With a rich history of folk celebrations and a vibrant tapestry of cultural and religious influences, it is little surprise that festivals are such a huge affair in Germany. Many festivals that are celebrated today trace their roots back centuries, with little to almost no change to how festivities are done.
Nothing quite shouts fun and games louder than a great festival, and these 5 festivals will be sure to add a little colour to your next trip to Germany!
Weimar Onion Market
If you are a fan of farmer’s markets, this is one festival you should not miss. With more than 300 years of history and nearly 500 market stands, Weimar’s Onion Market has been, and still is, a popular attraction for locals and visitors alike. So popular, in fact, that almost 350 000 people visit this festival every year!
Initially founded as a “market for beasts and onions”, this festival is an extravagant celebration of beloved Weimar onions — visitors can marvel (and even wear!) onion garlands plaited in traditional styles with dried white, yellow and lilac flowers, watch the “Queen of the Onion Market” beauty pageant, or indulge in an amazing array of onion-inspired dishes such as onion casserole, onion cake, and even onion ice cream!
Reputably Europe’s largest medieval music festival, Festival Mediaval sees mediaeval music acts from all around the world gather for 4 days of merry singing and historical re-living. Stepping into the grounds of Festival Mediaval is almost like travelling back in time to the age of knights, bards and kings. Roaming performers reprise familiar characters in mediaeval times such as witches and beggars, a theatre plays host to daring acts such as fire-breathing, and a bustling mediaeval market
For the more historically-inclined, Festival-Mediaval’s many learning workshops provide an exclusive look into different aspects of mediaeval life. Or if mediaeval history isn’t quite your thing, maybe a round or two at the archery range might do!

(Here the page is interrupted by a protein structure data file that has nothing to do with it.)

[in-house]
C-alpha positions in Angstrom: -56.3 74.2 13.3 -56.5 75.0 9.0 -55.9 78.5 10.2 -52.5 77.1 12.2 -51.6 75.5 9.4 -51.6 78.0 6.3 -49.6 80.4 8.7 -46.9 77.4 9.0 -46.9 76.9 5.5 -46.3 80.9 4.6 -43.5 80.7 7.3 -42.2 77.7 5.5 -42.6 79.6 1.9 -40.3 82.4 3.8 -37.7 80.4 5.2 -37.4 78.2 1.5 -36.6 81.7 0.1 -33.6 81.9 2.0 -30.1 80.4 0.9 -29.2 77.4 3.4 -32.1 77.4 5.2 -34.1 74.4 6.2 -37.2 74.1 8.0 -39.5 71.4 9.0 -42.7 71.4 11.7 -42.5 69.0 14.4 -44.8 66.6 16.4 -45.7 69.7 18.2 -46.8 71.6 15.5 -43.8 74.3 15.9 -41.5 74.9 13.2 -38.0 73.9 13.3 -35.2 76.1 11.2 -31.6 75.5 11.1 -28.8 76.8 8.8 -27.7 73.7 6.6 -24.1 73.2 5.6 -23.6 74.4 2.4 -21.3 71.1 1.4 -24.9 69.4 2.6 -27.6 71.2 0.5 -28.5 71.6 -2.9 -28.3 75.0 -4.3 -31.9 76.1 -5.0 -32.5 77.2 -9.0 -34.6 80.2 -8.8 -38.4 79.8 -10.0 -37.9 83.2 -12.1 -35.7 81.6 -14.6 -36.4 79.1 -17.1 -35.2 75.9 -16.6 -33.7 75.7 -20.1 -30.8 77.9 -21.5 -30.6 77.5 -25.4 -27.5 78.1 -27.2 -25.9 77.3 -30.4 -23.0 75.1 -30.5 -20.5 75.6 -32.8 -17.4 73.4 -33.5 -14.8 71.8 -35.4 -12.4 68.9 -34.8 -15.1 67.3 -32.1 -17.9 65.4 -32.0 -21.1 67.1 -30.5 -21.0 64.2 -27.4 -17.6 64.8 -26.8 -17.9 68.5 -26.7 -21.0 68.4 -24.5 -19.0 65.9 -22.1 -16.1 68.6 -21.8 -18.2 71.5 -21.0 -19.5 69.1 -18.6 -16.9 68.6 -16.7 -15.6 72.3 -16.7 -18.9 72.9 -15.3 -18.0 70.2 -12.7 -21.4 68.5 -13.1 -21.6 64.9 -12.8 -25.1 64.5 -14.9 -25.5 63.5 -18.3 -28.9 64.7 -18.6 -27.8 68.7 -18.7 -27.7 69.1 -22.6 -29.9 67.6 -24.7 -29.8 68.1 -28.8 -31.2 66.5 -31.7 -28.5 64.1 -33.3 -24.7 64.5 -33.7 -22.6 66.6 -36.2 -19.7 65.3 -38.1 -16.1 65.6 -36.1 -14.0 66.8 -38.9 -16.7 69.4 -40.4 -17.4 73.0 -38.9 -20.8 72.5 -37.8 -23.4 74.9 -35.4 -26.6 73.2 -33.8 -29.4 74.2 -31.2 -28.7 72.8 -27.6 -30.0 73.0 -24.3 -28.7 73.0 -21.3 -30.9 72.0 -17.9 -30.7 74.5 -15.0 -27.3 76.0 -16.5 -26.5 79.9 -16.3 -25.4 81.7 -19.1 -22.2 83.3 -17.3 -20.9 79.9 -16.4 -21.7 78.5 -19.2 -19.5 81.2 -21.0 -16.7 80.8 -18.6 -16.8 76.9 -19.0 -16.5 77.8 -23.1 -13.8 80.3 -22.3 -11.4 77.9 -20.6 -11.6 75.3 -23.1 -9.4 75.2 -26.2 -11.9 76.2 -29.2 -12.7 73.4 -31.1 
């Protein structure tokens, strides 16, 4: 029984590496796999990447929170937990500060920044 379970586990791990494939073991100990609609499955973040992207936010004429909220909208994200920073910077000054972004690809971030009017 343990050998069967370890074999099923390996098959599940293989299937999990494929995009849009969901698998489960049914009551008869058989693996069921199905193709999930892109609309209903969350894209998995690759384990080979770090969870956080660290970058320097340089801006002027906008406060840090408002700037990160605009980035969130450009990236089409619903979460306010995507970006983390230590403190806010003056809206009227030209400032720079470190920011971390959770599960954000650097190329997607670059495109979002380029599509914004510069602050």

What started as a village parties before the fasting period of Lent in the predominantly Catholic parts of Germany began gradually evolved into the pompous Karneval (or Fasching, in the southern regions of Germany) so fondly celebrated by Germans today. While no two Karnevals are the same, most typically include a public parade of floats, costumed performers and a whole lot of clowning around. At Germany’s many Karnevals, jesters become kings, and the common man gets to indulge like a prince.
Karnevals are celebrated all across Germany, but the largest and most renowned is held in Cologne. Parties are openly held on the streets of the city, and pubs and bars stay open for the entire duration of the festival. The march of the Cologne Triumvirate — the prince, peasant and maiden — signals the highlight of the impressively long Rosenmontag procession, with costumed performers donning military-like uniforms, traditional masks and other elaborate attire.
Berlin International Film Festival
Better known as the Berlinale, The Berlin International Film Festival prides itself as one of Europe’s biggest and most prestigious public film festivals. Film-making talents from around the world will showcase their latest works over 10 days, and compete for one of the film-making’s highest honours – the coveted Golden Bear Award.
An expansive showcase of films across genres and time, this festival is all about different perspectives on the big screen. Visitors can expect to watch some of film’s latest offerings or timeless movie classics, as well as get many an opportunity to interact with casts and crews of some of the best artistic films.
The undisputed king of Germany festivals, Oktoberfest also reigns supreme as the world’s largest folk festival. First held in 1810 as part of marriage festivities, today’s Oktoberfest is mostly known for the sheer indulgence of beer and meat in grand beer tents huge enough to hold nearly 10,000 people each.
A festival of such scale is bound to be big on both food and fun — 7.2 million visitors grab their share of beer and meat at this festival annually, and guzzle an incredulous 7.5 million litres of beer!
Eating and drinking aside, highlights of Oktoberfest include the tapping of the first beer keg (which signals the start of delicious beer for everyone), the Oktoberfest Costume and Rifleman’s parade, as well as the “Böllerschießen”, or handheld cannon salute. The opening day of Oktoberfest is celebrated by a flamboyant procession of carriages, floats and costumed performers along the streets of Munich, while open-air concerts keep spirits flying high well into the later weeks.
Whether you find yourself in a sea of pungent onions at Weimar’s Onion Market or in the bustle of a packed beer hall during Oktoberfest, Germany’s festivals will guarantee you a merry good time all year round. So what are you waiting for? Live it up and let loose with Germany’s many festivals today!